John D. MacDonald, The Empty Copper Sea and The Green Ripper. More McGee. There is not much McGee left for me, and that's probably a good thing: they're still fun, but I can see them not being infinitely much fun from here. MacDonald seems to have noticed that some of McGee's tendencies are problematic with series repetition, and he's doing something about it, sort of -- with varying success in addressing the various problems. Despite that, McGee is mostly the same as he was before, just a little more so -- this is not a series like the Butchers where clue is being forcibly applied.

E. Nesbit, The Railway Children. A reread, but I hadn't picked this up in over a decade and a half. Nesbit's socialism is nothing like obtrusive here, but I have a lot more context for the basic plot of this story than I would have at 8 or 10, and it doesn't suffer thereby. Also I think Nesbit likes actual children, not theoretical little darlings, and that's a very good thing for someone who writes about them.

Tamora Pierce, The Realms of the Gods. For some reason I'd never gotten to this one when I was reading through everything she'd published since the Alanna books. The basic plot of it had been implied by the other books and probably wouldn't have been greatly surprising even if it hadn't, but it handled "old favorite characters" pretty reasonably.

Geoff Ryman, Was. rysmiel warned me not to read this book in a bad mood. Usually when people make that kind of warning, I can see what they meant but they weren't right about me in specific. This time he very much was. If I'd been in a worse mood, I'd have hidden under the bed and howled upon reading this book. There were a few points where I wanted to anyway, and it's a worldview I wouldn't want to spend much more time on. Still and all. Worth the paper and ink and time.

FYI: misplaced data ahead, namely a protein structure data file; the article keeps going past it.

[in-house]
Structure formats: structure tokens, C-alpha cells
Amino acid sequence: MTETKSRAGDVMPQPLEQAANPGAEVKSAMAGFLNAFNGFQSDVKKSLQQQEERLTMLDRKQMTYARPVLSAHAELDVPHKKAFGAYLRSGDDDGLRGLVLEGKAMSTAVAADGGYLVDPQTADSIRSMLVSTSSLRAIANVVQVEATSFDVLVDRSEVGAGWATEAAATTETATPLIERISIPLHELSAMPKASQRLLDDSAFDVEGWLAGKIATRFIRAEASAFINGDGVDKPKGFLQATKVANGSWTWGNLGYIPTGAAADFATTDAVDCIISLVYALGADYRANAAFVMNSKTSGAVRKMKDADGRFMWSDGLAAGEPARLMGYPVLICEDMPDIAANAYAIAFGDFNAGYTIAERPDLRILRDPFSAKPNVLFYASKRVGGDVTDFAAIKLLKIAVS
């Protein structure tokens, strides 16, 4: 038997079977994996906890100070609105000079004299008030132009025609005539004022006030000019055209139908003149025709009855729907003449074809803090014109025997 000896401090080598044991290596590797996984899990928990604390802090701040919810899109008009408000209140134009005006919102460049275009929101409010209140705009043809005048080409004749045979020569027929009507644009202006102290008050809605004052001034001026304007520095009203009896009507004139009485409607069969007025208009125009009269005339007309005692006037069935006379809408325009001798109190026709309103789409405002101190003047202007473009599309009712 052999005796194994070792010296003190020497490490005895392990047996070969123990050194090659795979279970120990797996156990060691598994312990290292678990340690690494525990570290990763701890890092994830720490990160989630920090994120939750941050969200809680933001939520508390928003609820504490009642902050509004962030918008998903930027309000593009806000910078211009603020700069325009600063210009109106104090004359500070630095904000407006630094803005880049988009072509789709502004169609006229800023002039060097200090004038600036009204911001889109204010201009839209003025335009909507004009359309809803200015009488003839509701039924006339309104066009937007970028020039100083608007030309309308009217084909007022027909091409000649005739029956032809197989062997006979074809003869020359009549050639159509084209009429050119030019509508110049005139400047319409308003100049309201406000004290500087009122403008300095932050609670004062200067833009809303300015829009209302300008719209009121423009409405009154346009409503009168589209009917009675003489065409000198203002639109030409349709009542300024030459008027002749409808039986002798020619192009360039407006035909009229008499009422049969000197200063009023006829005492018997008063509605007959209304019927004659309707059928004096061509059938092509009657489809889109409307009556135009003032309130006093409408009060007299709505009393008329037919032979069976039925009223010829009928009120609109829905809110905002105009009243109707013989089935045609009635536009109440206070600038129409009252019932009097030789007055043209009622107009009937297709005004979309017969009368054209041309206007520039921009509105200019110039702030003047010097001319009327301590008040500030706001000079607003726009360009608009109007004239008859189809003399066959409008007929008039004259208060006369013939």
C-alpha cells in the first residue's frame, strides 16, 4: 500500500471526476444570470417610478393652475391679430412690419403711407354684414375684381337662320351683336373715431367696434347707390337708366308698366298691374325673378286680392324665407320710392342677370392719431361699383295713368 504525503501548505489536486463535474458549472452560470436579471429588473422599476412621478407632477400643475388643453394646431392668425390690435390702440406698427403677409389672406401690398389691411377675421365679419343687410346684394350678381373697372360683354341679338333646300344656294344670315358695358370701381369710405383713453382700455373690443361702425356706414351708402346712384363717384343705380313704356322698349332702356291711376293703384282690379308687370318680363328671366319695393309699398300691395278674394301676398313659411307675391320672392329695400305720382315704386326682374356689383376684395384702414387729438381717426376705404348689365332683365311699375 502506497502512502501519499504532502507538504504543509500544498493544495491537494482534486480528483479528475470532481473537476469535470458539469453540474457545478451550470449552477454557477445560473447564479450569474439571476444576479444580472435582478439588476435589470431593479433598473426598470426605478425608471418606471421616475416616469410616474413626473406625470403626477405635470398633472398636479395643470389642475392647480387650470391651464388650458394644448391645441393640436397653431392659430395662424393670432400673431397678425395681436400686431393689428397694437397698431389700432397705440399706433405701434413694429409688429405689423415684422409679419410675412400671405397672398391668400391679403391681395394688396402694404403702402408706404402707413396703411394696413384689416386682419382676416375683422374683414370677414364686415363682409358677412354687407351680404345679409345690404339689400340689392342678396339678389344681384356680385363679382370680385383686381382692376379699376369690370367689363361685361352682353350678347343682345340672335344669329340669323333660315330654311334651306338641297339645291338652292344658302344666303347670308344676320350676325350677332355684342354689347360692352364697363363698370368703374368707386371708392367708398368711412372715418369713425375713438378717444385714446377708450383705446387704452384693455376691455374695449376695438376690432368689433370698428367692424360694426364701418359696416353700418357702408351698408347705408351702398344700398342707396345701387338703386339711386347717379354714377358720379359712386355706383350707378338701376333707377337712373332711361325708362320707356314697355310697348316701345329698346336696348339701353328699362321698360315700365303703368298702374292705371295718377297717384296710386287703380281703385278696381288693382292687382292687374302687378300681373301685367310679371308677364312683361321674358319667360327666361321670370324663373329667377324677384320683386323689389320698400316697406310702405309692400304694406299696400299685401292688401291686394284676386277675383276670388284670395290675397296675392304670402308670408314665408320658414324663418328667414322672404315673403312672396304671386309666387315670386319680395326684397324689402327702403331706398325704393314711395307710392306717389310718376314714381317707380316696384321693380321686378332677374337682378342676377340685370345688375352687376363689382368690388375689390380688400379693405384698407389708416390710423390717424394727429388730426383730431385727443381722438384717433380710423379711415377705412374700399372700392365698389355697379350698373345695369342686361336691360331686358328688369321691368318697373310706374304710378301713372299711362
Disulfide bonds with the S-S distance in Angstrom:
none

Delia Sherman, Changeling. Good, good fun. I could wallow in the voice of this character quite happily, and it was one of those generous books that has more to say of its world than time to say it. A few of the plot twists were quite obvious to me from fairly early on, but that didn't make it any less fun to read.

Rex Stout, In the Best of Families, Murder by the Book, Prisoner's Base, Three Doors to Death, and Trouble in Triplicate. More Nero Wolfe. Still fun, and quite a good thing to read when one's head is spinning and one is mostly horizontal.

Megan Whalen Turner, The King of Attolia. I really need to learn to relax and trust Turner. I know a lot of people -- I'm one of them -- complain about the ending of The Thief, but for the most part it's her beginnings I have trouble with. It takes me awhile to settle in and just let her take me where we're going. Eventually I did. I'm also not entirely sure of the ending of this one, but the middle was good enough that I'll read her next whatever.

P.G. Wodehouse, Right Ho, Jeeves. Another good book for reading on the couch when dizzy. Except that the dog gets worried when I read Wodehouse, because the cumulative effect of the Wodehouse comes in on my head and I get progressively sillier. Poor little dog. Hee. (This is, by the way, the source for a lot of the plot in the TV series. And for once I really, really liked the casting in the TV series, particularly the voices.)

Okay, back to the couch with a book for me.